§ Sir R. Wilson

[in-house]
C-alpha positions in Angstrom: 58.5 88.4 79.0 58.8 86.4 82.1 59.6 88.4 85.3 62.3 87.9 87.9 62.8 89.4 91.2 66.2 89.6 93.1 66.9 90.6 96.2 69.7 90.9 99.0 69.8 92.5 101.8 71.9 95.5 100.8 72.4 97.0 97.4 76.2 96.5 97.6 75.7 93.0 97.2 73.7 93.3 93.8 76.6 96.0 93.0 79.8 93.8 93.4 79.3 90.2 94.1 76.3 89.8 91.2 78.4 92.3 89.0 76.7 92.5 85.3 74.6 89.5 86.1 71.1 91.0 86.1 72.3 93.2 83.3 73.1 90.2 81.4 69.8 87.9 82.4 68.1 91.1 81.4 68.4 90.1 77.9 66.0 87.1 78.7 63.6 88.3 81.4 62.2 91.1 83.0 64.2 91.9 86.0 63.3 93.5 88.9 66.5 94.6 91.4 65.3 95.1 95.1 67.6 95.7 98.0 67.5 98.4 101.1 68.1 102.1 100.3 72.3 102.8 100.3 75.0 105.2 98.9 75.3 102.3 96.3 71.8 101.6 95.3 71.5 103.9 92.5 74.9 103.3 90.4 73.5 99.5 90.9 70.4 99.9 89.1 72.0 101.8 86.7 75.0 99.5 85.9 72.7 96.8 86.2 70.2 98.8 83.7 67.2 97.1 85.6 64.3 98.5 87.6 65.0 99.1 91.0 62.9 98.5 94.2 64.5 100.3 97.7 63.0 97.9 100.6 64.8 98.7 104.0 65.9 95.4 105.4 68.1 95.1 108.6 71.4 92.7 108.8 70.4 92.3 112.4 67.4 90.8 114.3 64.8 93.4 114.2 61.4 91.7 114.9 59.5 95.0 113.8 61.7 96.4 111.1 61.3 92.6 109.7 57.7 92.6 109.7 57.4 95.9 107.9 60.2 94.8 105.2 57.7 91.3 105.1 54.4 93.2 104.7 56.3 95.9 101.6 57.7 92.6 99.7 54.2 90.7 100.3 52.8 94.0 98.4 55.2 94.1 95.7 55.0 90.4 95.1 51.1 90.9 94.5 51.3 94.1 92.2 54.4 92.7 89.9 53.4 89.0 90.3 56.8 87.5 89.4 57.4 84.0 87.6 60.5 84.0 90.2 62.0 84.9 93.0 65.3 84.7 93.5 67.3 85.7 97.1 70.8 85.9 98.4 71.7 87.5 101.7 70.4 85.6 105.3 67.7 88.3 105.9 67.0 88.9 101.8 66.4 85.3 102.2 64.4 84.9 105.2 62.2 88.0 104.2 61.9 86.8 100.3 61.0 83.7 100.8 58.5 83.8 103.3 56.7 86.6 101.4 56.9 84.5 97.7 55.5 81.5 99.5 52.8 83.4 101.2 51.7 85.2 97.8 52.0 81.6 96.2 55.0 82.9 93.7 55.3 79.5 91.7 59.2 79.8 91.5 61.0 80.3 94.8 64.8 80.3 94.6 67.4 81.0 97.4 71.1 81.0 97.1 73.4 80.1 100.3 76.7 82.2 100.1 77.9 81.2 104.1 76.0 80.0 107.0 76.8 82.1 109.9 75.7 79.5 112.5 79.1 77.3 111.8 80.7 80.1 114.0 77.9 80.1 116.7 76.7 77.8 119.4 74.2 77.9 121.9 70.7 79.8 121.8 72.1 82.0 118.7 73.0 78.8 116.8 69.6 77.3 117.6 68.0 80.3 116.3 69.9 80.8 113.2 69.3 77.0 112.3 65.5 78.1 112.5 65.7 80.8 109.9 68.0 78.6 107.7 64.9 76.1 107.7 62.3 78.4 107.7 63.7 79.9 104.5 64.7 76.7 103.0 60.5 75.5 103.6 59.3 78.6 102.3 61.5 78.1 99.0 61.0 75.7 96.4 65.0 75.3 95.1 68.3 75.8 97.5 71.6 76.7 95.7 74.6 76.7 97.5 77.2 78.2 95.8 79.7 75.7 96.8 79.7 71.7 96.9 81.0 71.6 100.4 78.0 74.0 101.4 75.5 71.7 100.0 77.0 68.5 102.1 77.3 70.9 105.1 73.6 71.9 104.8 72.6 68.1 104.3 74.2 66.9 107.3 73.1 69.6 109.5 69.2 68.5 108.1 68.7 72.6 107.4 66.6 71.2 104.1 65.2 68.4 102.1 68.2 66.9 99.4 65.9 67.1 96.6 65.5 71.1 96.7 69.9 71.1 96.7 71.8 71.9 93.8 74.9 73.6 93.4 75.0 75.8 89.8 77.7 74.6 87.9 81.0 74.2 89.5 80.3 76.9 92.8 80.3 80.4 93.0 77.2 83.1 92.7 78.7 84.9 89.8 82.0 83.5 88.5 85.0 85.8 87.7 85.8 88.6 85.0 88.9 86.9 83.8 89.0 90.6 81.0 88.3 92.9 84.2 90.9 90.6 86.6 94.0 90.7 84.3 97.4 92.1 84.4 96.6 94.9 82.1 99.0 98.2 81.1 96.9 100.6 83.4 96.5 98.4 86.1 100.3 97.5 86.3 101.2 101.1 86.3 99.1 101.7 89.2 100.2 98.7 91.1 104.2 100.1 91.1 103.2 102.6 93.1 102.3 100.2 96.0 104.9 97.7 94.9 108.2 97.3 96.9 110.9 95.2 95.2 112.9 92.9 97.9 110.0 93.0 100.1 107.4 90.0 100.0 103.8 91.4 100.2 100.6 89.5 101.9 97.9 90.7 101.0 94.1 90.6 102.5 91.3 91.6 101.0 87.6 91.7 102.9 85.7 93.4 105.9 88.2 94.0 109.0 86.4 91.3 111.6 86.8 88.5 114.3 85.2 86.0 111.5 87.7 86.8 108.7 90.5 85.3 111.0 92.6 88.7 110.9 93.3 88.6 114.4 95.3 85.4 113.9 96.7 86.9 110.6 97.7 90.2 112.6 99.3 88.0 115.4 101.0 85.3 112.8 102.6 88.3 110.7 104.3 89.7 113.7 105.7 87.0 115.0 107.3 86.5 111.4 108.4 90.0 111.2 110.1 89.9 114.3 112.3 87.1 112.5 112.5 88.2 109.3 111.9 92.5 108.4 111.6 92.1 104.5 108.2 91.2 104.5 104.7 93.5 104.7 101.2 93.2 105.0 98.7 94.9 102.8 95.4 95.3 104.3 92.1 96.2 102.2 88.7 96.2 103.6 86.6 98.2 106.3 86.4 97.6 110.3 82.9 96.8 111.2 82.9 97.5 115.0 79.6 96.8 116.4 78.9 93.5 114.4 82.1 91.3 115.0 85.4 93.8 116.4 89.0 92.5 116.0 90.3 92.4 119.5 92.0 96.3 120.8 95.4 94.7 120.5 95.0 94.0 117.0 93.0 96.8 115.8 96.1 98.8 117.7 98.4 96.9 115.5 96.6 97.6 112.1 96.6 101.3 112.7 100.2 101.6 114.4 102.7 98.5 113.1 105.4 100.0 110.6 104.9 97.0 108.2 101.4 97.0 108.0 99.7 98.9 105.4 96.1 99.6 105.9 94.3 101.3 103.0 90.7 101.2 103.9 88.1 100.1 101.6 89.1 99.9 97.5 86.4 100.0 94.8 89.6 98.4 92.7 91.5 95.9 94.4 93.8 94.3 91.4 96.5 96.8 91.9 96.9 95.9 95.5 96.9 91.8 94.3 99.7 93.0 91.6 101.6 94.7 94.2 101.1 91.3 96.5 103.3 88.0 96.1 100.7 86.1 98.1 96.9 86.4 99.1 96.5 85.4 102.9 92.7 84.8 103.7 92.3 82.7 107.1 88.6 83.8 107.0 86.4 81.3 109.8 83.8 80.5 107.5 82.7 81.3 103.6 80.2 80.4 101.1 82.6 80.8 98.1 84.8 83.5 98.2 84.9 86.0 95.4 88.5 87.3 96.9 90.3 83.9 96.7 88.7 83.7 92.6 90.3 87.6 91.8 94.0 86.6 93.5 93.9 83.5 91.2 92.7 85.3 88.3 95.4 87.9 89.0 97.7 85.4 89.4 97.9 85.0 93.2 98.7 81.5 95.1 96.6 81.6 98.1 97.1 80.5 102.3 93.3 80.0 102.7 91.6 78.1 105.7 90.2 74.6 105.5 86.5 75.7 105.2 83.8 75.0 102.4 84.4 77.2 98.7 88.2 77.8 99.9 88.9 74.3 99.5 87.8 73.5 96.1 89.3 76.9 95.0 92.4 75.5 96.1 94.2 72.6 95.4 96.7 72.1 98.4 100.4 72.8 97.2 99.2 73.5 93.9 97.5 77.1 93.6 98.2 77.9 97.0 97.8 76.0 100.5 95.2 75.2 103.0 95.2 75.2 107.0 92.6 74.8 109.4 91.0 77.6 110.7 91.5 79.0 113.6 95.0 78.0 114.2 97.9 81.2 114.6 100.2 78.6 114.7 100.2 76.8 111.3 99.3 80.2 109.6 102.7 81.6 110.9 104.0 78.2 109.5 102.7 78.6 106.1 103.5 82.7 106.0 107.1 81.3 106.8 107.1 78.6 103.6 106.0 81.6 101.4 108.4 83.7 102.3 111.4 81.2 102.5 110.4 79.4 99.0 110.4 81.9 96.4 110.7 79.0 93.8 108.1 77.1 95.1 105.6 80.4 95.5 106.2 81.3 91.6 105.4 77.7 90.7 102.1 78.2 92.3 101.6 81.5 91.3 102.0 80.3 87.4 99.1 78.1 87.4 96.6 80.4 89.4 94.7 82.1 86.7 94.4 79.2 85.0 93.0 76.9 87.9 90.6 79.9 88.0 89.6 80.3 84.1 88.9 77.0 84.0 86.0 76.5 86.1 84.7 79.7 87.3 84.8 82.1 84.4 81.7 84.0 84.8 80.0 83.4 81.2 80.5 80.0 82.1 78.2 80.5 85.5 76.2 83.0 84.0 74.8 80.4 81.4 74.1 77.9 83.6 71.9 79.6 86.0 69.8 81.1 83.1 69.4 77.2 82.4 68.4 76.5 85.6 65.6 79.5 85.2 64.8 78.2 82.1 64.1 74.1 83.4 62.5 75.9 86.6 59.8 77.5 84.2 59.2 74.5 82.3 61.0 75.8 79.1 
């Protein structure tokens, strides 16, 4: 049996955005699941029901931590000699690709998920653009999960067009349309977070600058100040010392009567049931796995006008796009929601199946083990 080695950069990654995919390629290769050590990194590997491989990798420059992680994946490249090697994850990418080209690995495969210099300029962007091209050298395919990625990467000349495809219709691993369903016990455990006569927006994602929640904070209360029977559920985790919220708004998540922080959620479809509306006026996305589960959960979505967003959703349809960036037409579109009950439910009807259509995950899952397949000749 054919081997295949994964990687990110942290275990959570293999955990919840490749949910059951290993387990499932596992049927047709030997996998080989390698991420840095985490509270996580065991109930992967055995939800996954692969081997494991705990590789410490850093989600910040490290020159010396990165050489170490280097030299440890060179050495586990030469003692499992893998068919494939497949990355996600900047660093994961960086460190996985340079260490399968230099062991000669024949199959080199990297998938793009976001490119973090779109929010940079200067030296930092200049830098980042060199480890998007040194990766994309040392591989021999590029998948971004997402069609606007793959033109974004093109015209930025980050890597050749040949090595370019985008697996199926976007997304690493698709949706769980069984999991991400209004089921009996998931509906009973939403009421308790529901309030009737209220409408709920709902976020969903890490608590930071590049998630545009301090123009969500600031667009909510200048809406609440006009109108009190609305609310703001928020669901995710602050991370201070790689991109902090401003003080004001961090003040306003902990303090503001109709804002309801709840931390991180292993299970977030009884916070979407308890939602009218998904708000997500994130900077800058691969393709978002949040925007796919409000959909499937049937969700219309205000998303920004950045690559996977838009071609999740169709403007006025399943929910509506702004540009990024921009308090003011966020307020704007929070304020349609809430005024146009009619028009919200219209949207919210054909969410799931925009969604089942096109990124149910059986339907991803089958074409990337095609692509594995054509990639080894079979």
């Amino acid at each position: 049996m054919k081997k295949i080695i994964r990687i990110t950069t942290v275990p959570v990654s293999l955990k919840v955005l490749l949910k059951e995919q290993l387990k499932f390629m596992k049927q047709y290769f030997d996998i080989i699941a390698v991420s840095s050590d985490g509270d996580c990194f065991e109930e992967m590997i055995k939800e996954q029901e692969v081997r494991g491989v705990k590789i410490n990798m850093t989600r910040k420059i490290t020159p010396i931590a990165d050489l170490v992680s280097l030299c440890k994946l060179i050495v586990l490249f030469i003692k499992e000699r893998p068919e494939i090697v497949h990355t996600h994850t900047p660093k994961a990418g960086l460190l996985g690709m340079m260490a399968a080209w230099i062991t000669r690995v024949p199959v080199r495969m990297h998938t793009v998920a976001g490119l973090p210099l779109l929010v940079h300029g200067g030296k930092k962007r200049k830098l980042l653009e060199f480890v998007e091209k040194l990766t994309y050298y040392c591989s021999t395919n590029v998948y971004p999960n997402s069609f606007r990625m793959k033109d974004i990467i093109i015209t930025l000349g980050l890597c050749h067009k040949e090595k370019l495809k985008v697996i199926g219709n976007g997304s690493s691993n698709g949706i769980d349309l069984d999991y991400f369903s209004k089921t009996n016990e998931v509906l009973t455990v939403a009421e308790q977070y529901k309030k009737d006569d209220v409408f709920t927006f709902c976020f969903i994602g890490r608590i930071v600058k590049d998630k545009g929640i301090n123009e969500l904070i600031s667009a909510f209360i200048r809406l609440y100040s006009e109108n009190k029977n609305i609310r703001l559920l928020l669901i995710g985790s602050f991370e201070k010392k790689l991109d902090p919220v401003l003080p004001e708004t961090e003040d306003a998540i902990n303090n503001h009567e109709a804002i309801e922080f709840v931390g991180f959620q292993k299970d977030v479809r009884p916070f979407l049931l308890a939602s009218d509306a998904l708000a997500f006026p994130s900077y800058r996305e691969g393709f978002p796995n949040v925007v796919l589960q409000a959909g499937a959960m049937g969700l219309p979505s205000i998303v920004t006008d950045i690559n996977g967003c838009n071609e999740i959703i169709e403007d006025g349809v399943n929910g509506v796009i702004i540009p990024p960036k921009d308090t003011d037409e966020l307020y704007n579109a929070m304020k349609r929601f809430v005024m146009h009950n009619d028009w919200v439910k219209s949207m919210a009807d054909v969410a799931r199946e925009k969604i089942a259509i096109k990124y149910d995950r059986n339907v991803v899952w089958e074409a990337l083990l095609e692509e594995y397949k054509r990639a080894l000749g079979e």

said, it was not his intention to disturb the unanimity which prevailed in the House on the present aspect of foreign affairs; but he could not suffer that opportunity to pass without offering a few words. After the impression which the powerful address of his hon. and learned friend (Mr. Brougham) had produced on the House last night, it was far from his intention to trespass on their time for more than a few moments; but, a word had fallen from a right hon. gentleman last night which be thought called for some remark. He had understood the right hon. gentleman to mention the word "neutrality." Now, he would anxiously wish to guard the House against being too confident that that would not he the course adopted by this country. A more disastrous course could not be pursued, as far as Spain was concerned; nor one less honourable to the character of this country. If once that part were decided upon, what was there to prevent France from passing the Pyrenees, and attempting to carry into effect her wicked, and he would say, premeditated project? But if she found the whole coast from Bayonne to Dunkirk exposed to the operations of our fleets, she would be more cautious how she ventured to advance with a chance of our being actively employed against her. He had no doubt, if the right hon. gentleman had given a pledge of neutrality on the part of this country, that he had done so in the expectation that it could be rendered valid. That, however, would be found to be a work of no little difficulty. We should recollect, that the approaching contest between France and. Spain would not be for a boundary line: it was an attempt on the part of the former to put down the constitution—the free choice of the Spanish nation—that constitution which the allied sovereigns at Lay bath had declared they would put down wherever they met it within their reach. But it was not Spain alone that we had to look to. Portugal, too, must be expected to be brought into the contest. She also had a constitution which the emperor Alexander would not recognize; and she would no doubt be anxious to defend it. But supposing Portugal to be so unwise, and he would even say, so base, as to desert Spain in her 83 present exigency; supposing that by such desertion she were to add a force of 50,000 men to the invading armies—and, as a military man of some small experience, he asserted that the desertion of the cause of Spain by Portugal would be equivalent to the addition of 50,000 men to her invaders—still she would not rescue herself from the approach of those dangers, by which her ally of Spain was at present menaced. France, reinforced by the successful termination of her efforts on behalf of the cause of fanaticism and tyranny in Spain, and assisted by the exasperation which the desertion of Portugal would have excited in every honest Spanish bosom, would soon, by her advances to the Portuguese frontier, render it necessary for the Portuguese government to call upon the British cabinet to fulfil the various pledges of assistance which it had offered to it. But was it only external enemies that Portugal had to fear? Did not the right hon. gentlemen opposite know, that a regency of Portugal was already organized in France, and that some of its agents had even arrived in England for the purpose of making proselytes? Supposing an army of the Faith to be raised in Portugal by the intrigues and machinations of this body, and to be backed by a French army of observation stationed on the frontiers, would England, in case of its advance into the interior, be able to throw a military force into the lines of Torres Vedras with any chance of success, or to maintain in the town of Lisbon the immense mass of population which would be cast upon it by such all event? True it was, that England had been able to support that population during the last war; but it ought to be recollected that the supplies for it were at that time drawn from the Brazils, and that no assistance could now be expected from such a quarter. He therefore contended that, both in a political, a military, and a financial point of view, this country was bound to interfere with spirit on the present occasion; especially as by so doing she would only spend thousands now, where she might be compelled to spend millions in future. Nothing could be more honourable to parliament, and the nation in general, than the language which had been employed last night in condemnation of the policy of the allied sovereigns. The annals of history could not show a more wanton or a more wicked aggression upon the rights of nations, than 84 that which they at present contemplated. He said that the aggression was wanton, because every man, who considered that the military force of Spain, previous to the 7th of July, did not exceed 22,000 men, must perceive that its government could entertain no ideas of foreign conquest; and he said that it was wicked, because the constitution of Spain had been recognized, first of all by Russia, and subsequently by Prussia and Austria, as each of them broke away from the chains in which Buonaparté had bound them—chains, which they would never have been able to have dashed asunder, had it not been for the brave example and gallant exertions of that nation, which thee were now straining every nerve to reduce to servitude and vassalage. It was stated, however, as one ground of justification for the armed interference in the affairs of Spain, that the authors of the late revolution had stained their triumph with an unnecessary profusion of human blood. But he would ask, how far this assertion was justified by fact? It was known that much blood had been shed in the massacre at Cadiz. But, was it shed by the friends or the enemies of the revolution? There could be no doubt upon that point. It was an undisputed fact, that that massacre had been committed by the opponents of the present system; and yet, up to this day, no vengeance haul been taken upon the perpetrators of that scandalous outrage. The only persons who had been put to death for offences against the existing constitution, were the two assassins who had murdered an officer of the guards for discharging his duty a few days previous to the 7th of July; and the convention with the mutinous guards, though made by an unauthorized officer, had been religiously observed. Another ground of justification was, that the Spanish government had exhibited a strong disposition to secularize the property of the church. But, if this were a sufficient cause for armed interference, not even the allied sovereigns, nor the pope, nor our own government, which he trusted was soon going to inquire into the state of church property in England, would be safe from it. A third ground was, that the present governors of Spain were the creators of anarchy. Of anarchy! Why, he was himself at Paris when general Quesada left it for Bayonne; to which place it was avowed, that he went for the express pur- 85 pose of organizing a counter-revolution in Spain. On the road thither his carriage broke down, and it became necessary to remove from it the boxes of gold which he had received for the furtherance of his enterprise. Besides, it was notorious that, in almost all the frontier towns of France, bands, armed, and paid by French gold, had been formed, with the intention of promoting rebellion in Spain. In Bayonne, bulletins of the army of the Faith were regularly issued to the public, and a bank was established, for the ransom of such as happened to fall into the clutches of the constitutional party. He was convinced, that the object of the French government, in undertaking a war against the Spanish nation, was not so much to put down the rising liberties of that country, as to overthrow the charter of its own, and to restore the national domains to their original proprietors—a catastrophe which could never be produced without the assistance of an Austrian and Russian army, even supposing it could he produced with them. That such was the object of the French government had been openly avowed by count de Jouffroy in his letter to the duke de Montmorency; and that it was their object to put down all freedom of opinion, and all liberty of discussion, had been made further evident by a declaration of one of their pensioned writers, that it was almost a lamentable circumstance that the Christian religion had been given to the world, inasmuch as, in superseding the superstitions of Paganism, it had tended materially to unsettle the minds and opinions of men. Such being the intentions of the despots of the continent, it was the duty of the British government to come manfully forward in behalf of the liberties of the world; for they might depend upon it, that should war be the result, the people of England would gladly support them in it, if they presented themselves to their notice in the honourable character of the champions of European liberty.